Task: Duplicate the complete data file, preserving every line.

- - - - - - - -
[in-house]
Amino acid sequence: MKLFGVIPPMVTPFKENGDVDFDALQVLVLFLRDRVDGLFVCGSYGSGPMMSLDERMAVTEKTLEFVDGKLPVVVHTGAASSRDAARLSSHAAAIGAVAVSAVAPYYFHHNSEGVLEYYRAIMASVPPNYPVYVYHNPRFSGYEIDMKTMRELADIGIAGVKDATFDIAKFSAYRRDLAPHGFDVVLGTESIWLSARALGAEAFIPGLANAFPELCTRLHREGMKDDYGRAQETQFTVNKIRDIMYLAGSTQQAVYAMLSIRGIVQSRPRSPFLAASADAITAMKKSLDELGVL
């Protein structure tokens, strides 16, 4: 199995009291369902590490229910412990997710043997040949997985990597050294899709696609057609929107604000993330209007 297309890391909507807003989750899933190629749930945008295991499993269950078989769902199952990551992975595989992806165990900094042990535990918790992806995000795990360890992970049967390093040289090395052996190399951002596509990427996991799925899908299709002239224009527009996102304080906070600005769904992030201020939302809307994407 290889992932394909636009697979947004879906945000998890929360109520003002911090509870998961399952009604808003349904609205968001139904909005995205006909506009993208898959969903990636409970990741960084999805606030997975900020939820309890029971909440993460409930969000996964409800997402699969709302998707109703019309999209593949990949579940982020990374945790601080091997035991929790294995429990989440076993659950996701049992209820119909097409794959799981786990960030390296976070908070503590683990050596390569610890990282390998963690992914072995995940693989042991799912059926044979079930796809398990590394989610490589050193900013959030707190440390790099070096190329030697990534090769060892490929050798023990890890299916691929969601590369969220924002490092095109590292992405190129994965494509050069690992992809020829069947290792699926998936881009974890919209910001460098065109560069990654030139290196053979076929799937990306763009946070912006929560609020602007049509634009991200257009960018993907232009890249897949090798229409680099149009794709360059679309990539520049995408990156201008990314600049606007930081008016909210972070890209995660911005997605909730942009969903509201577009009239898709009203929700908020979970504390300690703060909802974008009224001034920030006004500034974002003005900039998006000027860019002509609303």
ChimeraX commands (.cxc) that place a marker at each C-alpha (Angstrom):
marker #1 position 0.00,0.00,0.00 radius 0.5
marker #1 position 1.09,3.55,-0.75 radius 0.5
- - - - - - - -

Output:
[in-house]
Amino acid sequence: MKLFGVIPPMVTPFKENGDVDFDALQVLVLFLRDRVDGLFVCGSYGSGPMMSLDERMAVTEKTLEFVDGKLPVVVHTGAASSRDAARLSSHAAAIGAVAVSAVAPYYFHHNSEGVLEYYRAIMASVPPNYPVYVYHNPRFSGYEIDMKTMRELADIGIAGVKDATFDIAKFSAYRRDLAPHGFDVVLGTESIWLSARALGAEAFIPGLANAFPELCTRLHREGMKDDYGRAQETQFTVNKIRDIMYLAGSTQQAVYAMLSIRGIVQSRPRSPFLAASADAITAMKKSLDELGVL
């Protein structure tokens, strides 16, 4: 199995009291369902590490229910412990997710043997040949997985990597050294899709696609057609929107604000993330209007 297309890391909507807003989750899933190629749930945008295991499993269950078989769902199952990551992975595989992806165990900094042990535990918790992806995000795990360890992970049967390093040289090395052996190399951002596509990427996991799925899908299709002239224009527009996102304080906070600005769904992030201020939302809307994407 290889992932394909636009697979947004879906945000998890929360109520003002911090509870998961399952009604808003349904609205968001139904909005995205006909506009993208898959969903990636409970990741960084999805606030997975900020939820309890029971909440993460409930969000996964409800997402699969709302998707109703019309999209593949990949579940982020990374945790601080091997035991929790294995429990989440076993659950996701049992209820119909097409794959799981786990960030390296976070908070503590683990050596390569610890990282390998963690992914072995995940693989042991799912059926044979079930796809398990590394989610490589050193900013959030707190440390790099070096190329030697990534090769060892490929050798023990890890299916691929969601590369969220924002490092095109590292992405190129994965494509050069690992992809020829069947290792699926998936881009974890919209910001460098065109560069990654030139290196053979076929799937990306763009946070912006929560609020602007049509634009991200257009960018993907232009890249897949090798229409680099149009794709360059679309990539520049995408990156201008990314600049606007930081008016909210972070890209995660911005997605909730942009969903509201577009009239898709009203929700908020979970504390300690703060909802974008009224001034920030006004500034974002003005900039998006000027860019002509609303």
ChimeraX commands (.cxc) that place a marker at each C-alpha (Angstrom):
marker #1 position 0.00,0.00,0.00 radius 0.5
marker #1 position 1.09,3.55,-0.75 radius 0.5